5. the ‘subjective’ evaluation of the strength of an asset flow can exert an effect over and above any ‘objective’ measure of that flow (e.g. a symbolic asset flow perceived as weak relative to that enjoyed by an individual’s reference group can be injurious in its own right).

Ok, it’s complex. But I want to stress (1) here. I regard the material asset flow as vital or prepotent. To assert that it underpins all other asset flows is not to diminish the latter’s salience for health inequalities; but it is to put on record, surely the key lesson of Wilkinson and Pickett’s The Spirit Level, that a purposeful reduction in income inequality is a precondition for taking health inequalities seriously?

This last point takes us back to the GBH and the revised class/command dynamic that underwrites it. Our society, one in which income and health inequalities are rapidly rising, and in which policy-based evidence has allowed a Health and Social Care Act to deliver a proven cost-effective publicly-owned NHS into the hands of transnational profiteers, is slipping into a post-welfare-statist, neo-liberal abyss. And even my fellow sociologists are reluctant use the ‘class’ word.





10 thoughts on “GBH: Greedy Bastards and Health Inequalities

  1. Your recent exposition on Margaret Archer’s criticial realism and the notion of Focused Autonomous Reflexives is also crucial to understanding. You suggest in your paper in ‘Sociology’ that Archer has some empirical evidence for this ideal type and above you publish a list of those you consider to be part of the CCE. To move beyond hypothesis to hard evidence that this class operates in the way you say is of course a crucial step and your example above contributes towards that. In today’s Observer there is a piece: reflecting some bankers’ and financiers’ views on the bonus cap. Again this provides some some small evidence along with Toynbee and Walkers’ ‘Unjust Rewards’ which suggests there is a greedy dysfunctional and unjust cabal in finance. I hear we ‘lefties’ should stop bashing the rich, the wealth creators, and be grateful they provide jobs. In the film ‘Made in Dagenham’, Barbara Castle is shown being given what looks like a threat by Ford’s representative – i.e. Ford will pull out of the UK, takes its jobs with it, if equal pay for women is supported. We know what happened. We are hearing similar now in relation to bankers pay. The fact that the threat might carry some weight (and of course we have little to fall back on today), does nothing to contracdict the basic relationship: GB’s think that the Britiish economy should work for them. Why are sociologists so afraid of ‘class’ ? Everything I read and see today seems still to be debates with the ghost of Marx…class analysis is still pertinent but it ‘dares not speak its name’. I teach student nurses about health inequalities…trying to encourage a ‘sociological imagination’ in the hope that nurse leaders of the future will be able to articulate what is happenning to the service. The lack of a cogerent fight by nurse leaders is based on blindness to thses issues, if sociologists will not use the class word then who will?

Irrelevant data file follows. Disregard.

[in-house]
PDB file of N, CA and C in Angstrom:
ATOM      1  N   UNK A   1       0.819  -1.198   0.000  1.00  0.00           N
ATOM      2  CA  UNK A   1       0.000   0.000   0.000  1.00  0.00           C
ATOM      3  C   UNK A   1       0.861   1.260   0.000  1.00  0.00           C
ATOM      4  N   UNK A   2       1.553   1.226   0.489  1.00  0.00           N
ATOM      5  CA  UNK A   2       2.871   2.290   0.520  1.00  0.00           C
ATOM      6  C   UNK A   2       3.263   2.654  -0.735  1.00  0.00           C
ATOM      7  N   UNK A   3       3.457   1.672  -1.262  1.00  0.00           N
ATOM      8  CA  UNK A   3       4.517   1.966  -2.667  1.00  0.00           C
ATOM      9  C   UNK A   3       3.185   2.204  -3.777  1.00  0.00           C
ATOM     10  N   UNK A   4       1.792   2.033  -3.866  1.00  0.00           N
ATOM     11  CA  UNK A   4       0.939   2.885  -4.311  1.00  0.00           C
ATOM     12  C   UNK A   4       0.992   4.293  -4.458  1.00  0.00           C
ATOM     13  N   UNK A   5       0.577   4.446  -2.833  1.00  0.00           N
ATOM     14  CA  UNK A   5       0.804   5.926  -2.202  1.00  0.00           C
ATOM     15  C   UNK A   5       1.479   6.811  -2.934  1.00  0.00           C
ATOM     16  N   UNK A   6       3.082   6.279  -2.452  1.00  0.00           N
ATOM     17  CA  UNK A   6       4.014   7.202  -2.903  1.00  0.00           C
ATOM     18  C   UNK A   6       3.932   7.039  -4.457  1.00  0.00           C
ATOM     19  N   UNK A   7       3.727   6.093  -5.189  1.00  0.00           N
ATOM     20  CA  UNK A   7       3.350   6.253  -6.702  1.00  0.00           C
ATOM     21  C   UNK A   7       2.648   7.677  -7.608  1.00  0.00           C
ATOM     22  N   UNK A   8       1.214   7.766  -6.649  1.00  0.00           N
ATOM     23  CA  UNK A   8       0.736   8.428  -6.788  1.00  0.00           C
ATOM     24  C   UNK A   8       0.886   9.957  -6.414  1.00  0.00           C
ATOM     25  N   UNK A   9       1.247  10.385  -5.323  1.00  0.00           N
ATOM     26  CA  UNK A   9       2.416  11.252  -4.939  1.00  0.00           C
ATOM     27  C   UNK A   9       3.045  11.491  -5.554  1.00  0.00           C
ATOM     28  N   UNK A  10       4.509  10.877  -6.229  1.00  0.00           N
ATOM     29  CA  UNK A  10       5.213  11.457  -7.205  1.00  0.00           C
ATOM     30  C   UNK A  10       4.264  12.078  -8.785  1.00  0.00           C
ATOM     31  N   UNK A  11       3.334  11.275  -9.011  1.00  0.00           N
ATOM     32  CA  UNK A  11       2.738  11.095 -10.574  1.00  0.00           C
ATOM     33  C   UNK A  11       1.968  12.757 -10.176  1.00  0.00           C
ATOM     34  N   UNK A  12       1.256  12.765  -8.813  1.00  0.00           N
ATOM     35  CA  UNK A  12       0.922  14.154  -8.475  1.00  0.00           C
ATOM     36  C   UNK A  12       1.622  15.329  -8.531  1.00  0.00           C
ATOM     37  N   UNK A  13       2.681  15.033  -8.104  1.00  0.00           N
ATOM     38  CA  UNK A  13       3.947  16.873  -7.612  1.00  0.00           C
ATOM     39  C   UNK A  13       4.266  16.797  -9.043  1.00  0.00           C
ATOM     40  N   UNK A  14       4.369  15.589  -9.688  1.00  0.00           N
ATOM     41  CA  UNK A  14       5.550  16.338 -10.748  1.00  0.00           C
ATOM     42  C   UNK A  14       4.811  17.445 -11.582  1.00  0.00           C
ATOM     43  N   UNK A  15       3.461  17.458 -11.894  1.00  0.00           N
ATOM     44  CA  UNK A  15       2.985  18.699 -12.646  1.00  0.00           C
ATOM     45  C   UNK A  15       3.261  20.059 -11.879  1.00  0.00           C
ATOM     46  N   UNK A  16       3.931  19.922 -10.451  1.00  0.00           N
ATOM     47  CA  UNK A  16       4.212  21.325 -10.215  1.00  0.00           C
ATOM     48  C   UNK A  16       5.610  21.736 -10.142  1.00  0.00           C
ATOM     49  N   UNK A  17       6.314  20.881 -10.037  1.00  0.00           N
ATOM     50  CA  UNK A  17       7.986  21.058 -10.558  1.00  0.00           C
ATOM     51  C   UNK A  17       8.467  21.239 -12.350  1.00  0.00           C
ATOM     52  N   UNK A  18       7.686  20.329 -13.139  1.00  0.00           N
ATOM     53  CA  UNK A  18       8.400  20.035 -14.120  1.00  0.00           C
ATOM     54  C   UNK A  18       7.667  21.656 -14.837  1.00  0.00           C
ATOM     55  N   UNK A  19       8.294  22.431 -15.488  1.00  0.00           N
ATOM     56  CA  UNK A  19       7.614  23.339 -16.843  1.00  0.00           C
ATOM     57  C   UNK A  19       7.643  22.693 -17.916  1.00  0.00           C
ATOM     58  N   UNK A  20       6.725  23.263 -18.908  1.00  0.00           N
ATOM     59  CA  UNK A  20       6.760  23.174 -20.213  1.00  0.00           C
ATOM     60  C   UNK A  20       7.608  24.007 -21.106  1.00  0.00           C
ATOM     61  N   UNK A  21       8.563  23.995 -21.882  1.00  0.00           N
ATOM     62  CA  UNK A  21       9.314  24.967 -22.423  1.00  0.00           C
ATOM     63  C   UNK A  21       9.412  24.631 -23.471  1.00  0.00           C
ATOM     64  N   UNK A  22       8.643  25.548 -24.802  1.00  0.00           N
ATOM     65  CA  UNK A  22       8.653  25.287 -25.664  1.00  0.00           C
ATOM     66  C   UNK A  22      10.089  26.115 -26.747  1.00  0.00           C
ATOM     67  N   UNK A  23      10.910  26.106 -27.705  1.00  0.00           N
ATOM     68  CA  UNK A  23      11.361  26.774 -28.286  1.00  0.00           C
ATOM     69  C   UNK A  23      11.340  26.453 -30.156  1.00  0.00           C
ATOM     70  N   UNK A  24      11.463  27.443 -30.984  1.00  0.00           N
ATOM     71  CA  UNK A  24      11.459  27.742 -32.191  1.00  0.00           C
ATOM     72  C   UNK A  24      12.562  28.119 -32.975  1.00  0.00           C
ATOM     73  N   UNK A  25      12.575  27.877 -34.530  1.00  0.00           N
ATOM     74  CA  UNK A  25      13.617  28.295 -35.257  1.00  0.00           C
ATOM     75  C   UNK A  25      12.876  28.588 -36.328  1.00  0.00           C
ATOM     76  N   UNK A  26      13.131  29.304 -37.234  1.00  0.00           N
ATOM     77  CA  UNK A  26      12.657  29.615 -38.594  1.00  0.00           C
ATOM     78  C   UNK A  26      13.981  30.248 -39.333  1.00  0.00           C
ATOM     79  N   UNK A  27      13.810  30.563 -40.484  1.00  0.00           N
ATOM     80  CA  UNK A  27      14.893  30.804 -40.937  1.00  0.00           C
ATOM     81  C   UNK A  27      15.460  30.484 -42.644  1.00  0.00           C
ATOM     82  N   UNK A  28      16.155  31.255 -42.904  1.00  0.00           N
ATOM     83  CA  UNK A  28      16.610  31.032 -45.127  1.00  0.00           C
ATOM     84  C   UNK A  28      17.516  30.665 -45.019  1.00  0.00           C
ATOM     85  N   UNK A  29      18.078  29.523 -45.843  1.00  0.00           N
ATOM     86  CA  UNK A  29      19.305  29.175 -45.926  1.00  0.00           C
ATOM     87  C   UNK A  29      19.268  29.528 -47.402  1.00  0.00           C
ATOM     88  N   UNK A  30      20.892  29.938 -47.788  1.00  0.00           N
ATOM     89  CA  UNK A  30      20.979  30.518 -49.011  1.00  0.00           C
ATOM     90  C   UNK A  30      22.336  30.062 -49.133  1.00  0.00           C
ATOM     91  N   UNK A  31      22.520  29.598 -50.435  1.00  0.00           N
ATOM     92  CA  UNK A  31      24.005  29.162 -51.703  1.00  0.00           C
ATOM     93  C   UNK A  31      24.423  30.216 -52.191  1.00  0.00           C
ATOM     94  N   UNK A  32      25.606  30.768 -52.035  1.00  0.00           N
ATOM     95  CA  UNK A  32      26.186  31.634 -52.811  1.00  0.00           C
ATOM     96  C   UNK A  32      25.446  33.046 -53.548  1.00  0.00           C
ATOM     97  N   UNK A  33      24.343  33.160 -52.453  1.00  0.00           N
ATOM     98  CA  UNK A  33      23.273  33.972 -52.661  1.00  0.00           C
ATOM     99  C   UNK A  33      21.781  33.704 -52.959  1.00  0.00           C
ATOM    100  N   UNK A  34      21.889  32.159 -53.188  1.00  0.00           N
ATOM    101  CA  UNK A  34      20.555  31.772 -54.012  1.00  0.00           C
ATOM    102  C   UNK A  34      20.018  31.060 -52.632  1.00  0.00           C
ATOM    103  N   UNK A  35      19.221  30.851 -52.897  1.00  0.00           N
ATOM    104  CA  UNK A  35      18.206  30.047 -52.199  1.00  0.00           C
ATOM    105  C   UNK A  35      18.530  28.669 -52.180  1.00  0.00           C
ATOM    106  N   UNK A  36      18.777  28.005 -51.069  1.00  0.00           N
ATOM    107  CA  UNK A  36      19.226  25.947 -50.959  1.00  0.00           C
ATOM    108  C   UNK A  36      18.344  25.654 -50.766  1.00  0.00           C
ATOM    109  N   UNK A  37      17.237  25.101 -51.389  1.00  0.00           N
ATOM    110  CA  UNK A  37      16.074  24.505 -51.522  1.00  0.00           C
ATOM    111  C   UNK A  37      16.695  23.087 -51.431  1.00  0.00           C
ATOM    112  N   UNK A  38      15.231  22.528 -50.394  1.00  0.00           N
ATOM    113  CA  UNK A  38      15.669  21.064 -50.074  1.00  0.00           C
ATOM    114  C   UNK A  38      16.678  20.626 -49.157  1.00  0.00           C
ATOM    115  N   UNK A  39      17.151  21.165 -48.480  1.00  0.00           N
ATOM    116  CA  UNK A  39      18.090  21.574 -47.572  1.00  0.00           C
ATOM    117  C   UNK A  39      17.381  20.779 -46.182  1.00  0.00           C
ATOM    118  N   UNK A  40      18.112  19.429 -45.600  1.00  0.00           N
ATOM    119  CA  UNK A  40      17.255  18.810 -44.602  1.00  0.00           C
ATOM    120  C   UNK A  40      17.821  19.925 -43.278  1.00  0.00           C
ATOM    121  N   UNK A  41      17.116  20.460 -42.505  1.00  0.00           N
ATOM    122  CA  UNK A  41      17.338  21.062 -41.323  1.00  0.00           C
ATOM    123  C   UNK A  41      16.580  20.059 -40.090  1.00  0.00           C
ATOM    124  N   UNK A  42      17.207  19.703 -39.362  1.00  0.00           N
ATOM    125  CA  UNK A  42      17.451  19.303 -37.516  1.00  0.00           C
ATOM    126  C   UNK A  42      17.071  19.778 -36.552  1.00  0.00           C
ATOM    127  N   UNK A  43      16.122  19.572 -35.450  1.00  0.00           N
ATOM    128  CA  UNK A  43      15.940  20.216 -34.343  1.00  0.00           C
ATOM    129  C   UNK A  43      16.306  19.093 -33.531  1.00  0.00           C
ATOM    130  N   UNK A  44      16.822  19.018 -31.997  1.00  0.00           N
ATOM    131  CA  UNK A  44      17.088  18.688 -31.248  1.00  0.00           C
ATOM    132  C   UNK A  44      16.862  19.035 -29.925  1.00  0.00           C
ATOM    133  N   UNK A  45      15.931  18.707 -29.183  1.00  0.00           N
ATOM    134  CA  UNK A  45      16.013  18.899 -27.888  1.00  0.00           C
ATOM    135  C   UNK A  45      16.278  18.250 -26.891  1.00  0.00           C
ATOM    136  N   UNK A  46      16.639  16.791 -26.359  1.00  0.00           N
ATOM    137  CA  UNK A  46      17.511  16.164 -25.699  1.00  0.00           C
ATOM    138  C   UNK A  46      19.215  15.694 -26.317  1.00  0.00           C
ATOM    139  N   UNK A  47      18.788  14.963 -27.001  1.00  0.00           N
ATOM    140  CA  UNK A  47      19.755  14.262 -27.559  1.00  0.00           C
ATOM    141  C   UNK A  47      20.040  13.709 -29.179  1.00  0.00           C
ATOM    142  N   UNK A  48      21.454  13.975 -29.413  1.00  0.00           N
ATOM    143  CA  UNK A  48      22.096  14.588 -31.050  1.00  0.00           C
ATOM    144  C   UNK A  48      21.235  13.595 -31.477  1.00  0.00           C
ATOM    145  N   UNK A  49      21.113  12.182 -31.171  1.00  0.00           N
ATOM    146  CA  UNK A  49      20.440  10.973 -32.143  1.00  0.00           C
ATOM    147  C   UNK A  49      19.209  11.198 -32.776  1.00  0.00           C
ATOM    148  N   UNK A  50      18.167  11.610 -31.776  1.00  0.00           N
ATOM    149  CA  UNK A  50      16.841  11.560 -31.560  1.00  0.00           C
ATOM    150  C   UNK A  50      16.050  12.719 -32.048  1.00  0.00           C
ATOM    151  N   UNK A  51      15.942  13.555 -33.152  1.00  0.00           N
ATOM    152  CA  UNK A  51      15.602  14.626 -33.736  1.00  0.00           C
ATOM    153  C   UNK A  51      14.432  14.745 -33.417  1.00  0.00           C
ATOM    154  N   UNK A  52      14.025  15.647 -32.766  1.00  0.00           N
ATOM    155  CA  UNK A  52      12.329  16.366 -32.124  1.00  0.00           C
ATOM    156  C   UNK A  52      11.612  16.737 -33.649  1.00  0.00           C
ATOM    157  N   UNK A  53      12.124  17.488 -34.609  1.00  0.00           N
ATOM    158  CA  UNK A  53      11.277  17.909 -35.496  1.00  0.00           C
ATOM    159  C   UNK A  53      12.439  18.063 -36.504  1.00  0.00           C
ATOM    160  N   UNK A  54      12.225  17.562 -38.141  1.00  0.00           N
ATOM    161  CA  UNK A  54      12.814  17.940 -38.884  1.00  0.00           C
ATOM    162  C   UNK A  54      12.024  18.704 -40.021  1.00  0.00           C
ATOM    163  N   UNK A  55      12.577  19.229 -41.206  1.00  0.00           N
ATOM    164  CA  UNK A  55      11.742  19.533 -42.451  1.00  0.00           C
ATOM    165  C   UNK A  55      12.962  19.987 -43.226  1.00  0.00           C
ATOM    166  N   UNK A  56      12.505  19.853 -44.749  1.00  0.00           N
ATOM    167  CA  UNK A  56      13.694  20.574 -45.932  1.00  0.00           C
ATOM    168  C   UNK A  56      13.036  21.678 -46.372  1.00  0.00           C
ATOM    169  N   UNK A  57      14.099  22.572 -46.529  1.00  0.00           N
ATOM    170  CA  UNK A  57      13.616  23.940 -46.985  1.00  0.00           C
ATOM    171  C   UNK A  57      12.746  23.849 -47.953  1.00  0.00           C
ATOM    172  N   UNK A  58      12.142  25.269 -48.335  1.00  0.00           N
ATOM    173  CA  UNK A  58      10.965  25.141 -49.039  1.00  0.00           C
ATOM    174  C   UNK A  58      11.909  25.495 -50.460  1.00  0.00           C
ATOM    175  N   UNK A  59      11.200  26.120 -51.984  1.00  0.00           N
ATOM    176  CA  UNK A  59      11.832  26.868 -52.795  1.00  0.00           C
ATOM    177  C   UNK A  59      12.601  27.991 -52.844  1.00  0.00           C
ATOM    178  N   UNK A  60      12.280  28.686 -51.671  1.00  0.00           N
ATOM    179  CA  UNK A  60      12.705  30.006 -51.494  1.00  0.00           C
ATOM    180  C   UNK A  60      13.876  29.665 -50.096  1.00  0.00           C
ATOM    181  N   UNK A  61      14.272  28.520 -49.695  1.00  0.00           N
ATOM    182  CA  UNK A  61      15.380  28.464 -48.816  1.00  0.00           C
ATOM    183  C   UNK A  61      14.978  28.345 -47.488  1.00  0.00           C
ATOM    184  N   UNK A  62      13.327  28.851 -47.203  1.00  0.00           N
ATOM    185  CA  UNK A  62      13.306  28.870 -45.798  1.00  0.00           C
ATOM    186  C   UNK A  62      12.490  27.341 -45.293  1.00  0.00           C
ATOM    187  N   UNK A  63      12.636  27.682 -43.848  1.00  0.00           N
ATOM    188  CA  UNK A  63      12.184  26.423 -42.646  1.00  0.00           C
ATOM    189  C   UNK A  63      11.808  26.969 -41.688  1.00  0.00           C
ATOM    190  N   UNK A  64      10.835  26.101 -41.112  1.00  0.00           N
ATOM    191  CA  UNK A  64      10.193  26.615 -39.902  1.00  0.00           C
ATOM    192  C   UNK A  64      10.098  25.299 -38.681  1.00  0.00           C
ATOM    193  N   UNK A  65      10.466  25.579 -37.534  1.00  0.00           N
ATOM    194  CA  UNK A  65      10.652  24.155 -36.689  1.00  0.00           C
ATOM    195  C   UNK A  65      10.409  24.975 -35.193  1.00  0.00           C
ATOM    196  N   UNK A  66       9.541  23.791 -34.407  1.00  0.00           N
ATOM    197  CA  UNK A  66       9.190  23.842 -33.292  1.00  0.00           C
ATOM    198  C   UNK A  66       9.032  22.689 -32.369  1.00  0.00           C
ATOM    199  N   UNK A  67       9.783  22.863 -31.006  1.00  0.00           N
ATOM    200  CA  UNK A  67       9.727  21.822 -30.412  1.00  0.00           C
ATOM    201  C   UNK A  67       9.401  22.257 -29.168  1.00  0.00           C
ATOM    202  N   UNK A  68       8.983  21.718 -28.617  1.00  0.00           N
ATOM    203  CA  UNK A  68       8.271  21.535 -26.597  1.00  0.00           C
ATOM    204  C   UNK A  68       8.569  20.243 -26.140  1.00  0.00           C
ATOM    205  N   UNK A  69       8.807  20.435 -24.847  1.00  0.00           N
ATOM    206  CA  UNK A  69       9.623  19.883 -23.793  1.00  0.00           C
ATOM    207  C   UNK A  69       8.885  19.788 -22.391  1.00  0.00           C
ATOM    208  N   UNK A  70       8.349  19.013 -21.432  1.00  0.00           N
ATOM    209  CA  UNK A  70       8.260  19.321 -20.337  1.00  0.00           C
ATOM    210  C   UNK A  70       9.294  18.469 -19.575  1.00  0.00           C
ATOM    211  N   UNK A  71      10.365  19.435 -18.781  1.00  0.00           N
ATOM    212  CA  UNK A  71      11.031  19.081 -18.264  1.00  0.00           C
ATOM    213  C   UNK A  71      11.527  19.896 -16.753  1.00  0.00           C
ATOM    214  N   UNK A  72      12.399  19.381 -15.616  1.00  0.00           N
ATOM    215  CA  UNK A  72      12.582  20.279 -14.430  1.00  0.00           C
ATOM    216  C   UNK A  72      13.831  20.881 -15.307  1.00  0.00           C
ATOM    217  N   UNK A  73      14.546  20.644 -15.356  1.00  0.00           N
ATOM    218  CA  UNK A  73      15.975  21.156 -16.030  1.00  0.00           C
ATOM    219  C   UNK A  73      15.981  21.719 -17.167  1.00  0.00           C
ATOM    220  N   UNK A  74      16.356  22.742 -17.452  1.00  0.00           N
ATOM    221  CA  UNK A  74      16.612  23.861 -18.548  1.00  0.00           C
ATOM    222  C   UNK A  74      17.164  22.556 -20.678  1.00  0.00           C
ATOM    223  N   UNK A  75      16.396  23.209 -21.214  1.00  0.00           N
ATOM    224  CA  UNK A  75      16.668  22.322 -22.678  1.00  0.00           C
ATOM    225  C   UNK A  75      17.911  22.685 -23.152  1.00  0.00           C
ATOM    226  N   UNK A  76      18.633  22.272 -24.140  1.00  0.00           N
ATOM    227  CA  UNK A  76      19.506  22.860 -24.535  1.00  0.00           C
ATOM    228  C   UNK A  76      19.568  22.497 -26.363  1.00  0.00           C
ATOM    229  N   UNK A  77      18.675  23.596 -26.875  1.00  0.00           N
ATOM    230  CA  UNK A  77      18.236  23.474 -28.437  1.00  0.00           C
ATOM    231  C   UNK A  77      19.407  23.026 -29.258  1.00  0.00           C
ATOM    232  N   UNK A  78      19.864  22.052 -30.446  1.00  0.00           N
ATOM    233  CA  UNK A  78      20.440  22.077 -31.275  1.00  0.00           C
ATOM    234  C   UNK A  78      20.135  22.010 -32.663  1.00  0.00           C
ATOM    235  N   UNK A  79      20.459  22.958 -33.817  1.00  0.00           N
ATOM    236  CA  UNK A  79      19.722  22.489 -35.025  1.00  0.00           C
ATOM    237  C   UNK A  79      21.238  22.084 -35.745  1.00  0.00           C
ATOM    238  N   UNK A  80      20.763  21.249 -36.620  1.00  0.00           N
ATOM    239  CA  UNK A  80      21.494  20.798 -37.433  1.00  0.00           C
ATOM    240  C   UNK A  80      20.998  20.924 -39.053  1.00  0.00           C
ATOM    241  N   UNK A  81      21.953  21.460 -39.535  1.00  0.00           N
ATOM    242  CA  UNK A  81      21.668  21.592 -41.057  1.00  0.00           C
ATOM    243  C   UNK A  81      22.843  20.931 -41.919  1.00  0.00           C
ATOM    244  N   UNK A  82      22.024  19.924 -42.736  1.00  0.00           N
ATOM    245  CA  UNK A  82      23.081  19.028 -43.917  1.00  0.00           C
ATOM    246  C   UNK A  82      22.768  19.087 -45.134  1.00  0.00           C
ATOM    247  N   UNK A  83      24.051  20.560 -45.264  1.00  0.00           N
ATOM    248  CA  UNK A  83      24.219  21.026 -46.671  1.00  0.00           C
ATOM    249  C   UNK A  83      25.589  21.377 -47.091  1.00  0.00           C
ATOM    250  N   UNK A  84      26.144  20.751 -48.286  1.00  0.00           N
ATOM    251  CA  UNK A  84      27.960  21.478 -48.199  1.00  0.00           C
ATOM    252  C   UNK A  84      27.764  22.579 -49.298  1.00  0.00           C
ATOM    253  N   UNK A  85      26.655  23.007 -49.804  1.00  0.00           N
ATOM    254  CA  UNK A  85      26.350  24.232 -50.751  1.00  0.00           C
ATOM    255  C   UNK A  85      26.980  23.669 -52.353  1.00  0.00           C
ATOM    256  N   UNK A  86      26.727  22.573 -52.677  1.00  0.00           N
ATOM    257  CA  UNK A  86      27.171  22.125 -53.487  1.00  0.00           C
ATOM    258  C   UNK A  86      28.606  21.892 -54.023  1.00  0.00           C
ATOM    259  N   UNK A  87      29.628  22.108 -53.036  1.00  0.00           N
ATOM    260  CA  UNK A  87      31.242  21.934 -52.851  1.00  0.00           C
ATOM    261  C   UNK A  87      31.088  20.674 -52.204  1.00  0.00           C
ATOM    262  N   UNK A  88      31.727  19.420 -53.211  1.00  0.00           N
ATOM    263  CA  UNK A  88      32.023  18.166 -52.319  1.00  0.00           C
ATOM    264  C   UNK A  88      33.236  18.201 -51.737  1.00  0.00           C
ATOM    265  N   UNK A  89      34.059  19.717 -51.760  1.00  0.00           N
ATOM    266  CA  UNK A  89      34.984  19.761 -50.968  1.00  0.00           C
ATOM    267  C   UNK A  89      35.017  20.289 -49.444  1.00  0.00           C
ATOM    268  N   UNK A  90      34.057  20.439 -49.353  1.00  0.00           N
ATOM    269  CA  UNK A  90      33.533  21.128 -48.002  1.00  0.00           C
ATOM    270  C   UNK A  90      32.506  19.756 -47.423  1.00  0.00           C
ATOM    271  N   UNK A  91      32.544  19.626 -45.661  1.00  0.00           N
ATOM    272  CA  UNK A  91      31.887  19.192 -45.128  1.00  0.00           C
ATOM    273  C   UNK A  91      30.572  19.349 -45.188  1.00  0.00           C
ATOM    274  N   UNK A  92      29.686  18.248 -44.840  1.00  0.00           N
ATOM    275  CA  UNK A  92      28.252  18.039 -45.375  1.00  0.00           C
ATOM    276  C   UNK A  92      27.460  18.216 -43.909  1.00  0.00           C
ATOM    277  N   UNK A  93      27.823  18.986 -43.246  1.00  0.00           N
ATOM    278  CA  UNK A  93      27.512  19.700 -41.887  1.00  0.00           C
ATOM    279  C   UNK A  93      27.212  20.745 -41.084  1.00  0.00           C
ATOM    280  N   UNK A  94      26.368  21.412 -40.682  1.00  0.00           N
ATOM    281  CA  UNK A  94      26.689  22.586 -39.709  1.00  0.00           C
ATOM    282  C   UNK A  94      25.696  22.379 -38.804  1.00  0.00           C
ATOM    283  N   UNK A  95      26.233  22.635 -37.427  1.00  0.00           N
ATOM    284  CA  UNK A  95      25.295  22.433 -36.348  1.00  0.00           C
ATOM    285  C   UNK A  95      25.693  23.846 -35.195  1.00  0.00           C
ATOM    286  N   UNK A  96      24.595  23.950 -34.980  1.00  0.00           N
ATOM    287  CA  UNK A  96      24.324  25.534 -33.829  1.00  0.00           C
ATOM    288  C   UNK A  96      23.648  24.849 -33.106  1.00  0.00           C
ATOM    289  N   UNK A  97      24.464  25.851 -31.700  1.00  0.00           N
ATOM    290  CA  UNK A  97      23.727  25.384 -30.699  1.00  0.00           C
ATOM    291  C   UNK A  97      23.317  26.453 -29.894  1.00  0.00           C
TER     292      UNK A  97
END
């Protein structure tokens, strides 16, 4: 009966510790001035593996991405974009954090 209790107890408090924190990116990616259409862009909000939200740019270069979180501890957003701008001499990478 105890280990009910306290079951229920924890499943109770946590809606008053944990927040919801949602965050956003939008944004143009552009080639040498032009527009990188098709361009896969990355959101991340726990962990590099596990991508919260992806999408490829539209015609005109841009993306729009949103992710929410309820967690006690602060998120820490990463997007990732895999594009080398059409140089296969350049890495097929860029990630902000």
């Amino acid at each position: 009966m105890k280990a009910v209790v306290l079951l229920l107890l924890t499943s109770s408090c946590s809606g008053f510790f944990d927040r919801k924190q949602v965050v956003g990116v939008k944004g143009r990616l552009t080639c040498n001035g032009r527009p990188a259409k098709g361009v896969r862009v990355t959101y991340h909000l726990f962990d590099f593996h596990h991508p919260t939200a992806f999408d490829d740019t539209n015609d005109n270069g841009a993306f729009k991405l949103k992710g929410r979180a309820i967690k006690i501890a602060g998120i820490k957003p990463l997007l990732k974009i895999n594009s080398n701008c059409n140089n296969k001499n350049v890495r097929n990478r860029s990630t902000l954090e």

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  6. As someone at the blunt end of such inequalities in their multi-faceted forms, I concur that neo-liberal constructs are fully prevalant in the structural sell off through commodification. I also see them as being present through the neo-liberal encroachment into self-management and normalisation which goes with them such as seen in Mental Health. This is in which the “drowning” are ignored from view, by a metaphorical set of blinkers caused by a shield of knowingly held “false optimism”. Now I dont mind optimism, but this neo-liberal tranche is set in the smoothing of the rough sides of oppression and denying stories and narrative to articulate such inequalities unless conducted by further centralised commodification. The lack of fight which is articulated, is based on people turning a blind eye. This is by the creation of a homogenised culture of normalisation to individual stories and using a simplistic reckoner which is set in label popularity and the othering label of the “cynic” or the “pessimist” to awkward narratives. It can also be seen in how the role of the sociologist has become for some on certain portals of media, a status tool, which is an indicator of the challenges ahead. (#sociologicaldesk anyone :))

    To myself, who utilises many sides of health and social care, there has become a regulation of the role of “critical friend” through othering and an expedient need for “spiritual progress”. Indeed, the life course is important and of course, material assets to impact on positive change in health and social inequalities, but to the neo-liberal evangelical masquerade of “progress” the need for these is seen as base. This is ironic as such quasi-mystical pontification only seems to be offered by those in search of status and symbiotic economic relationships while offering the comforting trinkets of the “greater good” to the disenfranchised. I am sorry to go on, within your blog and thank you for highlighting a salient concept which underpins the tyranny permeating within health inequalities which never seems to dissipate.